In-situ fluorometers reveal high frequency dynamics in dissolved organic matter for urban rivers

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In-situ fluorometers reveal high frequency dynamics in dissolved organic matter for urban rivers. / Croghan, Danny; Bradley, Chris; Khamis, Kieran; Sadler, Jon; Van Loon, Anne.

AGU Fall Meeting Abstracts. American Geophysical Union, 2017. B41K-07.

Research output: Chapter in Book/Report/Conference proceedingConference contribution

Harvard

Croghan, D, Bradley, C, Khamis, K, Sadler, J & Van Loon, A 2017, In-situ fluorometers reveal high frequency dynamics in dissolved organic matter for urban rivers. in AGU Fall Meeting Abstracts., B41K-07, American Geophysical Union, AGU Fall Meeting 2017, New Orleans, United States, 11/12/17.

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Bibtex

@inproceedings{10731c24469849c1b6fd53ff08ab7971,
title = "In-situ fluorometers reveal high frequency dynamics in dissolved organic matter for urban rivers",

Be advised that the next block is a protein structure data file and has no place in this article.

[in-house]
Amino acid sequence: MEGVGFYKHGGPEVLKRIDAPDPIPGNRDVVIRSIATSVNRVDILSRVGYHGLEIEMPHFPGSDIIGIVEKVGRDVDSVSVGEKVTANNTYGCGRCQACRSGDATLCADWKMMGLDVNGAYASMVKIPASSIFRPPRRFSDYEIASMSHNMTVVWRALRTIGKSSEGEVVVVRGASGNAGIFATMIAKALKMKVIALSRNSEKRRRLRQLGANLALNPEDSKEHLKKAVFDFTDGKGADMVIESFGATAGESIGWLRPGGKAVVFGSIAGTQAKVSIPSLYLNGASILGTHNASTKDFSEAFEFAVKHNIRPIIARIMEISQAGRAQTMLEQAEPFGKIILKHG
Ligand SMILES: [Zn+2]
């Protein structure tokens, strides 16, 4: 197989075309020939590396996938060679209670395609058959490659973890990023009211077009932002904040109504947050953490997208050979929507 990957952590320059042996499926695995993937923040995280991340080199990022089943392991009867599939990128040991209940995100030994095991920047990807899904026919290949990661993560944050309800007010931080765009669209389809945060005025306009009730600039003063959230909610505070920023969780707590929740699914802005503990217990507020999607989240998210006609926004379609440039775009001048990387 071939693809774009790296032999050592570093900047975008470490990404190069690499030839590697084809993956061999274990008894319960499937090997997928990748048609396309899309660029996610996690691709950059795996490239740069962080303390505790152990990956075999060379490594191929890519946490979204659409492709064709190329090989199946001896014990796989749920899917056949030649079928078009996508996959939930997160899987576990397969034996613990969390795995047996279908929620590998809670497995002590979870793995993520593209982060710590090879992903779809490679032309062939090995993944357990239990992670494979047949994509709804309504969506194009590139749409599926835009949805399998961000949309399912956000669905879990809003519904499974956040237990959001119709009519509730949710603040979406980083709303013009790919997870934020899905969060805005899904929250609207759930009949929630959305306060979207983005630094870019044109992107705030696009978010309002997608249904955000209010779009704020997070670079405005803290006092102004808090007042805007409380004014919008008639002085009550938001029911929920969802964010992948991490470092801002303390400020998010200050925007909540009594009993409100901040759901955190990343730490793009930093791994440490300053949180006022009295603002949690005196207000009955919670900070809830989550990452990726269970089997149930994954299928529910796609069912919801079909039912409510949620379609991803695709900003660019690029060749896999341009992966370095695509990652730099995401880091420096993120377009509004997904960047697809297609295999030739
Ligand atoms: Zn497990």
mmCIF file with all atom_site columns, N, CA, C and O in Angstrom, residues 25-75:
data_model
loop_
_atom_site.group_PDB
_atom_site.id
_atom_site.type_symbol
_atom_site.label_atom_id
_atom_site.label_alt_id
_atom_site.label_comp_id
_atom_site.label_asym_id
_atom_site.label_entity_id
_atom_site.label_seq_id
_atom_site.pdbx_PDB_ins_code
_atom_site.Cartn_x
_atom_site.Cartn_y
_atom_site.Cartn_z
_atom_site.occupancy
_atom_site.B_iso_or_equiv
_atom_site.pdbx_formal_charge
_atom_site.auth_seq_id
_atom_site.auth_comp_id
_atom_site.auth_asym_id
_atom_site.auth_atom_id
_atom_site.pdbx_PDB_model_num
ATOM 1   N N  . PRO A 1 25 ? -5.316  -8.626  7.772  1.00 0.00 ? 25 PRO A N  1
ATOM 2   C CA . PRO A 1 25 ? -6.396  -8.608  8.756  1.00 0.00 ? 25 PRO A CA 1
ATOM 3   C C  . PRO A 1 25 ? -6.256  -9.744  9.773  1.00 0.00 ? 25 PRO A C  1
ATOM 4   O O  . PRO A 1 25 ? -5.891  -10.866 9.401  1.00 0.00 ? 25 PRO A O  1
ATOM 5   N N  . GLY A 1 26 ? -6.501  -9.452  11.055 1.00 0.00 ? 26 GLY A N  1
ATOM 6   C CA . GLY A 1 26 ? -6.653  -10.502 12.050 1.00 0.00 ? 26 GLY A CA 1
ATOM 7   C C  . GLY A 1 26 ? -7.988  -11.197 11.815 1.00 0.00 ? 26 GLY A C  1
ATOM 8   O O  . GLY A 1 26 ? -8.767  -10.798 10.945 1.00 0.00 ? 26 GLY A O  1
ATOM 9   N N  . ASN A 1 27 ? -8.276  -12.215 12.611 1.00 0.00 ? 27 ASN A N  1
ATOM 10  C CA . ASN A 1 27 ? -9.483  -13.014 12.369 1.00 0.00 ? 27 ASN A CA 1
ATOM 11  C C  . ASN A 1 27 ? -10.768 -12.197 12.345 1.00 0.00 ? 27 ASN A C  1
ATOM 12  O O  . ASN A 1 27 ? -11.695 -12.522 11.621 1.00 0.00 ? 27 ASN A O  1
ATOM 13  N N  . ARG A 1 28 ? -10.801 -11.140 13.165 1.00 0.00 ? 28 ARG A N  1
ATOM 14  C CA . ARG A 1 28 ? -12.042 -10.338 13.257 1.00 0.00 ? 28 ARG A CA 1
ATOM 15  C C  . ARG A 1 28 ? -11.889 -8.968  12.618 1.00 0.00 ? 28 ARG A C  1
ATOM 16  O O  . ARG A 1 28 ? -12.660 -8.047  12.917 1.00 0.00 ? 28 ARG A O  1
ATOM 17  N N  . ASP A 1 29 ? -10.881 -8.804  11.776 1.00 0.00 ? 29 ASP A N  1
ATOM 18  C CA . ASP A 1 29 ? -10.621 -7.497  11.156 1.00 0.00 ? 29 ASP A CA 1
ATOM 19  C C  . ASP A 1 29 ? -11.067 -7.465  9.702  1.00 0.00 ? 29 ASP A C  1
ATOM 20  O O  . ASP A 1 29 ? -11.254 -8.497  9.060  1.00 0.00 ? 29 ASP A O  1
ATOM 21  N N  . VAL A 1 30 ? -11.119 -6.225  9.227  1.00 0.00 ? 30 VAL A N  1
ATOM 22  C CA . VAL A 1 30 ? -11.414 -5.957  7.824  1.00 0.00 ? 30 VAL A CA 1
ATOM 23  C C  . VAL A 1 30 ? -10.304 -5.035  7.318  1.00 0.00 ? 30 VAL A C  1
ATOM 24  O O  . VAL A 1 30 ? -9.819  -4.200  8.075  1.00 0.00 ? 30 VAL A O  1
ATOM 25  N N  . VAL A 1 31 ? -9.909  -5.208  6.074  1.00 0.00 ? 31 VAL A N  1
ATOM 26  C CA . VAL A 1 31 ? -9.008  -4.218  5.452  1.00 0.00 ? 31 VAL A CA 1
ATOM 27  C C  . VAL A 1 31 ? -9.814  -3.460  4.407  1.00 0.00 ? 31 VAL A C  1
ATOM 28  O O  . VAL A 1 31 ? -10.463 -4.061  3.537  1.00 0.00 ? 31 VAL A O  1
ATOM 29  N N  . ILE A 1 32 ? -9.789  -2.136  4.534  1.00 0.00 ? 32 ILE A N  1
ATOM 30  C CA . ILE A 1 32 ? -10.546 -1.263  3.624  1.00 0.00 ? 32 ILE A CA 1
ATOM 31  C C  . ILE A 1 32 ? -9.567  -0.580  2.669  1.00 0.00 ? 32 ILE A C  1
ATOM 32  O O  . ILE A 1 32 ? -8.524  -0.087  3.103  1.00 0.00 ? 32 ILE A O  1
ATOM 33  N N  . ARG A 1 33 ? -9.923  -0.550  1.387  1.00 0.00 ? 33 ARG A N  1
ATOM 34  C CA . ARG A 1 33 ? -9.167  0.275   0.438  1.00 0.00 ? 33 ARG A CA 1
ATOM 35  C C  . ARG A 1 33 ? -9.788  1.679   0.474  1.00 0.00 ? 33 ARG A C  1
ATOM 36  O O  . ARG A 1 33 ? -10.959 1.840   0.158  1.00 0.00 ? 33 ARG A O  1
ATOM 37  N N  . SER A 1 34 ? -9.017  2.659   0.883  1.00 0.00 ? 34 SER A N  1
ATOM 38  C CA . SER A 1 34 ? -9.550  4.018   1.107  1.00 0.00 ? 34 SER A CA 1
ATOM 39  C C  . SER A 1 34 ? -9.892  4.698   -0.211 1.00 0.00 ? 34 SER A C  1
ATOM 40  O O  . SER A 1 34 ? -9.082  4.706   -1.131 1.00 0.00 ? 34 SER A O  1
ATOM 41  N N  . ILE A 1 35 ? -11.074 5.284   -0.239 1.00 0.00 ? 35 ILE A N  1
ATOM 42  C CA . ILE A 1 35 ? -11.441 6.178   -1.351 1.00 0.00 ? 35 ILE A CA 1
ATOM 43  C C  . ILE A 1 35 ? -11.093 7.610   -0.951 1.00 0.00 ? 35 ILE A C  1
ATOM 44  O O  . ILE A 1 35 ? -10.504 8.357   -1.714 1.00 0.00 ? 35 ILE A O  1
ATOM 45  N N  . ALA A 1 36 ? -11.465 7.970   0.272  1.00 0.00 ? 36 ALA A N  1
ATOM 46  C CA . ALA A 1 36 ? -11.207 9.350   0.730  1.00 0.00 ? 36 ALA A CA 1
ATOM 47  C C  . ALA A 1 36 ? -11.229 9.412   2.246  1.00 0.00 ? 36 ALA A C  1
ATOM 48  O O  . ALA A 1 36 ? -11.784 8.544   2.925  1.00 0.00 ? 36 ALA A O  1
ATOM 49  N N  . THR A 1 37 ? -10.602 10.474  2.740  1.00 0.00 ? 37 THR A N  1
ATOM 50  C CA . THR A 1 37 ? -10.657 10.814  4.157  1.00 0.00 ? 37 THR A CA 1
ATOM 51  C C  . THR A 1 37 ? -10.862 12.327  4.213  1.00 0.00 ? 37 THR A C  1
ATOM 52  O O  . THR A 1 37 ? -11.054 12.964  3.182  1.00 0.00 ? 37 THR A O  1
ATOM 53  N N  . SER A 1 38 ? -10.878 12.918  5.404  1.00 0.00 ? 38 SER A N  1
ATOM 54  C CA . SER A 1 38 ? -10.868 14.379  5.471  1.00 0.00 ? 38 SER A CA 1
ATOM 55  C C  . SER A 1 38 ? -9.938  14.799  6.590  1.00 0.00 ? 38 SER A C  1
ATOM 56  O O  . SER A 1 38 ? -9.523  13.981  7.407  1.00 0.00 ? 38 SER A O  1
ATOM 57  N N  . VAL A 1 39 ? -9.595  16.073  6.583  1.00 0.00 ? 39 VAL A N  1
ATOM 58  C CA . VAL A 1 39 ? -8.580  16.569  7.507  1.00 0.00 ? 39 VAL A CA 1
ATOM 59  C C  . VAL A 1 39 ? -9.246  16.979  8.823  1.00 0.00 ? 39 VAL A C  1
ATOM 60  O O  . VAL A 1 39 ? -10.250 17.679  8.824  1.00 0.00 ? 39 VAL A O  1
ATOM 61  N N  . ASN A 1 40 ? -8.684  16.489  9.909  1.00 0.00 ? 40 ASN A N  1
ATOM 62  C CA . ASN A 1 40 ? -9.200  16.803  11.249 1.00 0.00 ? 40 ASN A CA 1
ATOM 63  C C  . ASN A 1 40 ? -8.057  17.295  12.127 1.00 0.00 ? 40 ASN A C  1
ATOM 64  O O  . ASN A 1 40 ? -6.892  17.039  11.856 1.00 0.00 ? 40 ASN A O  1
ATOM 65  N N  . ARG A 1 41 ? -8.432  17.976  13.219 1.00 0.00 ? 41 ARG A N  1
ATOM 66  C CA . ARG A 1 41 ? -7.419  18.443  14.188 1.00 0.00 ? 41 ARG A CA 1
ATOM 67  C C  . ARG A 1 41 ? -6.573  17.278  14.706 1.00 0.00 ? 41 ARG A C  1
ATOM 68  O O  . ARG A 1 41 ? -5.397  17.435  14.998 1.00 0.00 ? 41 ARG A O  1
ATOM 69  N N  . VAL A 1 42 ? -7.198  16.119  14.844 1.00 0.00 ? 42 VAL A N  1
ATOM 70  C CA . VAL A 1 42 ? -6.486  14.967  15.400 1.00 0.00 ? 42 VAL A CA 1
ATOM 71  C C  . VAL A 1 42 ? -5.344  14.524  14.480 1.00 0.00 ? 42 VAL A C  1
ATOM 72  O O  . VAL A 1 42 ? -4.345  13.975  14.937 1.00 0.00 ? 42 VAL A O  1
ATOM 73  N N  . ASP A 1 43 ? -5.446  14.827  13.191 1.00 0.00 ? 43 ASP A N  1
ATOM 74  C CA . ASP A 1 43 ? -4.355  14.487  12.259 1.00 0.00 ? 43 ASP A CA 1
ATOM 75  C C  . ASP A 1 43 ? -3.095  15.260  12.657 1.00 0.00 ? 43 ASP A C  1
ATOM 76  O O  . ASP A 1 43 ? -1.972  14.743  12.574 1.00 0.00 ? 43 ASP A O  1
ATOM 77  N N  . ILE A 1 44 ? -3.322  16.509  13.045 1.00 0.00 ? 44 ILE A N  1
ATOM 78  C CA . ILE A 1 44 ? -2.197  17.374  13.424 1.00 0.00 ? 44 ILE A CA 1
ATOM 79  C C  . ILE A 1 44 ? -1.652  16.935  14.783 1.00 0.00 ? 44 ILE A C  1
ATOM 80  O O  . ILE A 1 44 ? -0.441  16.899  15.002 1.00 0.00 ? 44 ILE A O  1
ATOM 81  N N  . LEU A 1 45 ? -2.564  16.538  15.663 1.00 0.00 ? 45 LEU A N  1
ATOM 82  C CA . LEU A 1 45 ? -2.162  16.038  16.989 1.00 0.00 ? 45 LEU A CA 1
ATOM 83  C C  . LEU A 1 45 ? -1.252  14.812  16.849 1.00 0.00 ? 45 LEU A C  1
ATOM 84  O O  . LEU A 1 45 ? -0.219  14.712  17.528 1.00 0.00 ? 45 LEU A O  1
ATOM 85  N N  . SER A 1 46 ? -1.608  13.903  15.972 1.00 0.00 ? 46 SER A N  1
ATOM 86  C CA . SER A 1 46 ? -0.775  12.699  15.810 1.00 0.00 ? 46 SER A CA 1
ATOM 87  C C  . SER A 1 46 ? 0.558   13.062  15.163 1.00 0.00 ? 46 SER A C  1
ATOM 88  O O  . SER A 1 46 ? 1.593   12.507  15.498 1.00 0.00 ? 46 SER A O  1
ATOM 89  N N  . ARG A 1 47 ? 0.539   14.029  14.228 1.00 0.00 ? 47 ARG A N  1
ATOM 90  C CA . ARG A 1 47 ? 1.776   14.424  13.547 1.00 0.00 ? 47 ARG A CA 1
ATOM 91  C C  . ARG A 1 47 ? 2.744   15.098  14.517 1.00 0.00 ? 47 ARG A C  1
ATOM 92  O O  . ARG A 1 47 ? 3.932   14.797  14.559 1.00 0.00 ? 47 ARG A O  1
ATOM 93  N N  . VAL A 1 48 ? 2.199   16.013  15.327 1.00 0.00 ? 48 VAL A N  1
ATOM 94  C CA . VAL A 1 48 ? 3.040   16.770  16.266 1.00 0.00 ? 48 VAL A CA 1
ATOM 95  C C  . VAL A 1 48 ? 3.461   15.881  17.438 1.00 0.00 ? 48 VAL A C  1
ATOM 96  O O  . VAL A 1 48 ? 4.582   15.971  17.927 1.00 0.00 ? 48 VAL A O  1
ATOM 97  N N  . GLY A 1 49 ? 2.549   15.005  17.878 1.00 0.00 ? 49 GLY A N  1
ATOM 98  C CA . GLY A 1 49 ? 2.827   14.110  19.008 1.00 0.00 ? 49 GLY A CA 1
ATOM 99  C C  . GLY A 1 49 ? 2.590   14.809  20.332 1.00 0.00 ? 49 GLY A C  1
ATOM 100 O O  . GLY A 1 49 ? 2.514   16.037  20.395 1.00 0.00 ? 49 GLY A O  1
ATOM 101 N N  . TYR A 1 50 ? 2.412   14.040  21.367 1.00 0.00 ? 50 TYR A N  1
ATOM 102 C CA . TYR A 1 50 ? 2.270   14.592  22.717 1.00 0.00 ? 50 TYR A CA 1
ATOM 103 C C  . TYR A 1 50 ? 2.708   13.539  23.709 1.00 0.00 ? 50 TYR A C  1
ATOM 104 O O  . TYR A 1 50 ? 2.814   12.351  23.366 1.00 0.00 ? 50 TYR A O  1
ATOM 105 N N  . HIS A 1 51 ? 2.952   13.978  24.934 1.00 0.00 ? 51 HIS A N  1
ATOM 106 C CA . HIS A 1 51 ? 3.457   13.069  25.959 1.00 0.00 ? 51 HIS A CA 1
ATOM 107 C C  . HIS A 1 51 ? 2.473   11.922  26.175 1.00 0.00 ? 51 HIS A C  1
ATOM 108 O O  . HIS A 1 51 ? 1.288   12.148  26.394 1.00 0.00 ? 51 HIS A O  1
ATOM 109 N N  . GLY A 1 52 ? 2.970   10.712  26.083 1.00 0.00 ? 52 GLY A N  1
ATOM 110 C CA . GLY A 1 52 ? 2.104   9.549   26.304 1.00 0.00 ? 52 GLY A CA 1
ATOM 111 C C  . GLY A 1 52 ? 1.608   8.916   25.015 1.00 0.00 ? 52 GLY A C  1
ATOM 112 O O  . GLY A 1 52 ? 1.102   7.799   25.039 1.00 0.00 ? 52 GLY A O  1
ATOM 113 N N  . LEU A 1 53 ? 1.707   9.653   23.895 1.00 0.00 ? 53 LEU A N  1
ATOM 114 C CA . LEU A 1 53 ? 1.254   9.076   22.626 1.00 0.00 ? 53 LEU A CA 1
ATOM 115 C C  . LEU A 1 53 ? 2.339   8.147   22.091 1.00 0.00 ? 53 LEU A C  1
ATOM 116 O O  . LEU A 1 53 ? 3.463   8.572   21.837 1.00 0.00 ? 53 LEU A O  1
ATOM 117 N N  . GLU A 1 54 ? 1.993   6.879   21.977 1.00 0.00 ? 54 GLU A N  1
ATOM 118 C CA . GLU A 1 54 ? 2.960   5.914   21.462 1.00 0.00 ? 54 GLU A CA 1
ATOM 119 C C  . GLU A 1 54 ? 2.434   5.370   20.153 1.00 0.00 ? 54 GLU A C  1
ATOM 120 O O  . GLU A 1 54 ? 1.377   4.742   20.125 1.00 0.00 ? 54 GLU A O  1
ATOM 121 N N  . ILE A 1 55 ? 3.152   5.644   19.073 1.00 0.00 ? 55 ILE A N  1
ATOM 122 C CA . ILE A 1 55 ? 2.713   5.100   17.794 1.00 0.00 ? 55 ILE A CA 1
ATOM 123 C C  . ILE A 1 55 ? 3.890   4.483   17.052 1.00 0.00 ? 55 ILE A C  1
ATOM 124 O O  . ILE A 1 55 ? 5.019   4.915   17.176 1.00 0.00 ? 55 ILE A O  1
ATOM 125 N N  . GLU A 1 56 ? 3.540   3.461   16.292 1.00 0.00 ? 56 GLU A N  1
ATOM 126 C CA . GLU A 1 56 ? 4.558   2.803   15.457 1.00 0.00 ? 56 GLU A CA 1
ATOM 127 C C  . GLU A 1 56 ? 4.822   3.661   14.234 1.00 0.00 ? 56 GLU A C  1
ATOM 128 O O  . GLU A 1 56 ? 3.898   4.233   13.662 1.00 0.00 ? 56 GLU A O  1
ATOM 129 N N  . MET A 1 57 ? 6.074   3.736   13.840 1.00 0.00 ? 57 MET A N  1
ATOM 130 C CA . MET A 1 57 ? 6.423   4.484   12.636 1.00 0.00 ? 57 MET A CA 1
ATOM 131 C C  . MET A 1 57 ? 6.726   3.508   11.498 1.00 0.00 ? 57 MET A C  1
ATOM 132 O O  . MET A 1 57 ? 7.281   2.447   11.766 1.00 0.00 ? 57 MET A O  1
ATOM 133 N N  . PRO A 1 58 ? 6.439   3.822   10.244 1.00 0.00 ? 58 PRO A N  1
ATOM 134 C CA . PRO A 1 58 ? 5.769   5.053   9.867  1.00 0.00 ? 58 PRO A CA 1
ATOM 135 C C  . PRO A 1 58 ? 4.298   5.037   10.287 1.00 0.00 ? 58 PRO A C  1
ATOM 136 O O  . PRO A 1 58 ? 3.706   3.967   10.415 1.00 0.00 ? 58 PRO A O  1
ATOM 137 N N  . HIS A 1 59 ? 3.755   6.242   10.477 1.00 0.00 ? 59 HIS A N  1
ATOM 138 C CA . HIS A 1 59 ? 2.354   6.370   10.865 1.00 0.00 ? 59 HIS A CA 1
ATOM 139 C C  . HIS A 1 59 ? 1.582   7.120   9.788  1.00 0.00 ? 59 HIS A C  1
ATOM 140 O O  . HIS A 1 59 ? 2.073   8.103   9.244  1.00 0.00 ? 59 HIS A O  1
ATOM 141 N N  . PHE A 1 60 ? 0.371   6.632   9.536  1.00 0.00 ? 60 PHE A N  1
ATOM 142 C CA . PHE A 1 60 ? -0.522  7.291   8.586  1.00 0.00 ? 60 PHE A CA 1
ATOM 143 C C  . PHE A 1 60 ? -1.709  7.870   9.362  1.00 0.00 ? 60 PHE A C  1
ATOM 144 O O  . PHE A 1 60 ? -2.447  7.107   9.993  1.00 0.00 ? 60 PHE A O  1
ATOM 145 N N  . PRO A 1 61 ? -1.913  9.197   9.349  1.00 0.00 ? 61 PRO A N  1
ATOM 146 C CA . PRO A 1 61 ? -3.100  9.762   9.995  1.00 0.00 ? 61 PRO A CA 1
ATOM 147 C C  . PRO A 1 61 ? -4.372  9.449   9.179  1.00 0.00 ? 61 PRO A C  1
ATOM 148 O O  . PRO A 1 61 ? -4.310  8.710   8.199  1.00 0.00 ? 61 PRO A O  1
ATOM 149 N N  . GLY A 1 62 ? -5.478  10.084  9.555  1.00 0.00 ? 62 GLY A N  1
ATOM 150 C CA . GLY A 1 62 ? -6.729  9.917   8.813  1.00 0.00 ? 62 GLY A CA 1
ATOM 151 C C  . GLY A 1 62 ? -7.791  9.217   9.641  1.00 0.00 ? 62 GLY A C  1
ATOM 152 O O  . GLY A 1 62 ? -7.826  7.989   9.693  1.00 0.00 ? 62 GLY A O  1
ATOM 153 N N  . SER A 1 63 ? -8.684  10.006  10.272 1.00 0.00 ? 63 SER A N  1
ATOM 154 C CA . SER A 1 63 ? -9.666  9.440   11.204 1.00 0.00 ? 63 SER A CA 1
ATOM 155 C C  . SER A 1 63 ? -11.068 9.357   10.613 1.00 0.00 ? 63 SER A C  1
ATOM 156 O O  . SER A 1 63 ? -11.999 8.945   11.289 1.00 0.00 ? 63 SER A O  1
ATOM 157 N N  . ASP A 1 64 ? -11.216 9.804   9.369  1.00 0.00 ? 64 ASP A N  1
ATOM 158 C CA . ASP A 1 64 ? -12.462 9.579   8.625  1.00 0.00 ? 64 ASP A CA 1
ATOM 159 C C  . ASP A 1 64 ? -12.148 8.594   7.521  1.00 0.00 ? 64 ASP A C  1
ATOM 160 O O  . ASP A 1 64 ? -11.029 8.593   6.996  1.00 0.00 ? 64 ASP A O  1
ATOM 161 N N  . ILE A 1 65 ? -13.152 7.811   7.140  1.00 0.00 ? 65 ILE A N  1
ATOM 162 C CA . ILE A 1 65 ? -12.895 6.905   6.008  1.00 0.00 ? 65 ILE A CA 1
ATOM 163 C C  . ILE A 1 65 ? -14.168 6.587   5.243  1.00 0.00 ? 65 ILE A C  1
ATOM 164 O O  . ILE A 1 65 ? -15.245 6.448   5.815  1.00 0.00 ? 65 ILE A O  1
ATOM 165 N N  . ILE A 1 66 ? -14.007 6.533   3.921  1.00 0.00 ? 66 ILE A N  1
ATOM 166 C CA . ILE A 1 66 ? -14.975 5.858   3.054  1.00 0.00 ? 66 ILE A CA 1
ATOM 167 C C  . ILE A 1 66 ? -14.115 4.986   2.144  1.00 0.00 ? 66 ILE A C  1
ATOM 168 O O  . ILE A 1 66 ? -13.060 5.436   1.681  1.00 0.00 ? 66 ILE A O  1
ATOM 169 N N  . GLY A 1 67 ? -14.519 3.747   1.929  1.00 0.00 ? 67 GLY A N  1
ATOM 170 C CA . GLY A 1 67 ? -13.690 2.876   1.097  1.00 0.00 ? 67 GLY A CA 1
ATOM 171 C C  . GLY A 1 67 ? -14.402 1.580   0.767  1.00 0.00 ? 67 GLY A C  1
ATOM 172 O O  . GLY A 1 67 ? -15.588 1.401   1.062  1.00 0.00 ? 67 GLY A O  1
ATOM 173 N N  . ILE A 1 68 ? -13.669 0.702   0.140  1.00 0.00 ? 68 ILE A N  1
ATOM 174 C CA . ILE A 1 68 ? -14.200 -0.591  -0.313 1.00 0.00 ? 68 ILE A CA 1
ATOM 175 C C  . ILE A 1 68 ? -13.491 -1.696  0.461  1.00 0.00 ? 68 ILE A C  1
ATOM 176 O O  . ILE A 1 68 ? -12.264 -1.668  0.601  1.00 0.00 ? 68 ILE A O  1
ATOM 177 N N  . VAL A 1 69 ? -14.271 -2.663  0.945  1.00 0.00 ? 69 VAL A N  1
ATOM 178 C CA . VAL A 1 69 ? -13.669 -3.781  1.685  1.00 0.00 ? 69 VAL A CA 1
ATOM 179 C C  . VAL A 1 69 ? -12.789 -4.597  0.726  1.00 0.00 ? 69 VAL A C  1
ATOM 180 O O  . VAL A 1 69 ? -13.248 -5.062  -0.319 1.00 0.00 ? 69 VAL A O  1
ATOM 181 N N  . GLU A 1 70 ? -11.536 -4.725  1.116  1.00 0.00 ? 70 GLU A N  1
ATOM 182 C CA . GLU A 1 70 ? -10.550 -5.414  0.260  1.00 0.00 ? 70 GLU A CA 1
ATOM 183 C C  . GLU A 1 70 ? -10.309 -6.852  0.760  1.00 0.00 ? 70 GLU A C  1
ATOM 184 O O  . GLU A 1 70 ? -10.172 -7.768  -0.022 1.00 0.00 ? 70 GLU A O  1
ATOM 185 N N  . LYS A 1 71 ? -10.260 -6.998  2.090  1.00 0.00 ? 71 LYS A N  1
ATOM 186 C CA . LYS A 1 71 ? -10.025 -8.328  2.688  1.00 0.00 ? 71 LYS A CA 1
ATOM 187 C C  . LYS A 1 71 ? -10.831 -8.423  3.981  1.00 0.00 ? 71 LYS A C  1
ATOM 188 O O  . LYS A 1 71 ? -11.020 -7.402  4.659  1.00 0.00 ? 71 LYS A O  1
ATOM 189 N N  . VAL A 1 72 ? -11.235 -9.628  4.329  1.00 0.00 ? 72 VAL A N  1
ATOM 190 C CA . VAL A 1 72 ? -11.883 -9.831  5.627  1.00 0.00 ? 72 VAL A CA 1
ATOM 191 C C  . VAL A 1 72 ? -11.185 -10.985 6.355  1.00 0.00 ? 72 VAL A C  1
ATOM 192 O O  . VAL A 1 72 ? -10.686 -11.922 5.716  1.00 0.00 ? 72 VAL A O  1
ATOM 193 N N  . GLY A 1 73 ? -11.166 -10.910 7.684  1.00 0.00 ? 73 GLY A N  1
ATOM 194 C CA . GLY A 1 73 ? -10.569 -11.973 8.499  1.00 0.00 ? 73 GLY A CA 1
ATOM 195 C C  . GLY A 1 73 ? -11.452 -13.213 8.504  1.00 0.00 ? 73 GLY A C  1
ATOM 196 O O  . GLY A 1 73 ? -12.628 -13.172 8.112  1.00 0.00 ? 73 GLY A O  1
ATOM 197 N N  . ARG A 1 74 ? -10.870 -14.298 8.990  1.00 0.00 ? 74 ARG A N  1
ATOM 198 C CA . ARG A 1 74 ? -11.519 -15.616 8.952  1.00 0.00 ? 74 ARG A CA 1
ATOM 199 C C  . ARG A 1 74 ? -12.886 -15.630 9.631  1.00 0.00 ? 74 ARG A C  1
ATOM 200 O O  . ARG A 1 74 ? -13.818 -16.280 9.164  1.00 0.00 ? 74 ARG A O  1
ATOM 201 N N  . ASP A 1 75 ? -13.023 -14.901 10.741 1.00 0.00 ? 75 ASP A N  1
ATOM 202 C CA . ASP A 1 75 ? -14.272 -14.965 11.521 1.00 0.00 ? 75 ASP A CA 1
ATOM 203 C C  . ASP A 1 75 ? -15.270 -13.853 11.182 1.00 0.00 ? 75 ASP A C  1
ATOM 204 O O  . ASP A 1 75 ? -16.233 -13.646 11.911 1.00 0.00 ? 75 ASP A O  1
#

abstract = "To-date Dissolved Organic Matter (DOM) dynamics have been quantified poorly in urban rivers, despite the substantial water quality issues linked to urbanisation. Research has been hindered by the low temporal resolution of observations and over-reliance on manual sampling which often fail to capture precipitation events and diurnal dynamics. High frequency data are essential to estimate more accurately DOM fluxes/loads and to understand DOM furnishing and transport processes. Recent advances in optical sensor technology, including field deployable in-situ fluorometers, are yielding new high resolution DOM information. However, no consensus regarding the monitoring resolution required for urban systems exists, with no studies monitoring at <15 min time steps. High-frequency monitoring (5 min resolution; 4 week duration) was conducted on a headwater urban stream in Birmingham, UK (N 52.447430 W -1.936715) to determine the optimum temporal resolution for characterization of DOM event dynamics. A through-flow GGNU-30 monitored wavelengths corresponding to tryptophan-like fluorescence (TLF; Peak T1) (Ex 285 nm/ Em 345 nm) and humic-like fluorescence (HLF; Peak C) (Ex 365 nm/Em 490 nm). The results suggest that at base flow TLF and HLF are relatively stable, though episodic DOM inputs can pulse through the system, which may be missed during lower temporal resolution monitoring. High temporal variation occurs during storm events in TLF and HLF intensity: TLF intensity is highest during the rising limb of the hydrograph and can rapidly decline thereafter, indicating the importance of fast flow-path and close proximity sources to TLF dynamics. HLF intensity tracks discharge more closely, but can also quickly decline during high flow events due to dilution effects. Furthermore, the ratio of TLF:HLF when derived at high-frequency provides a useful indication of the presence and type of organic effluents in stream, which aids in the identification of Combined Sewage Overflow releases. Our work highlights the need for future studies to utilise shorter temporal scales than previously used to monitor urban DOM dynamics. The application of higher frequency monitoring enables the identification of finer-scale patterns and subsequently aids in deciphering the sources and pathways controlling urban DOM dynamics.",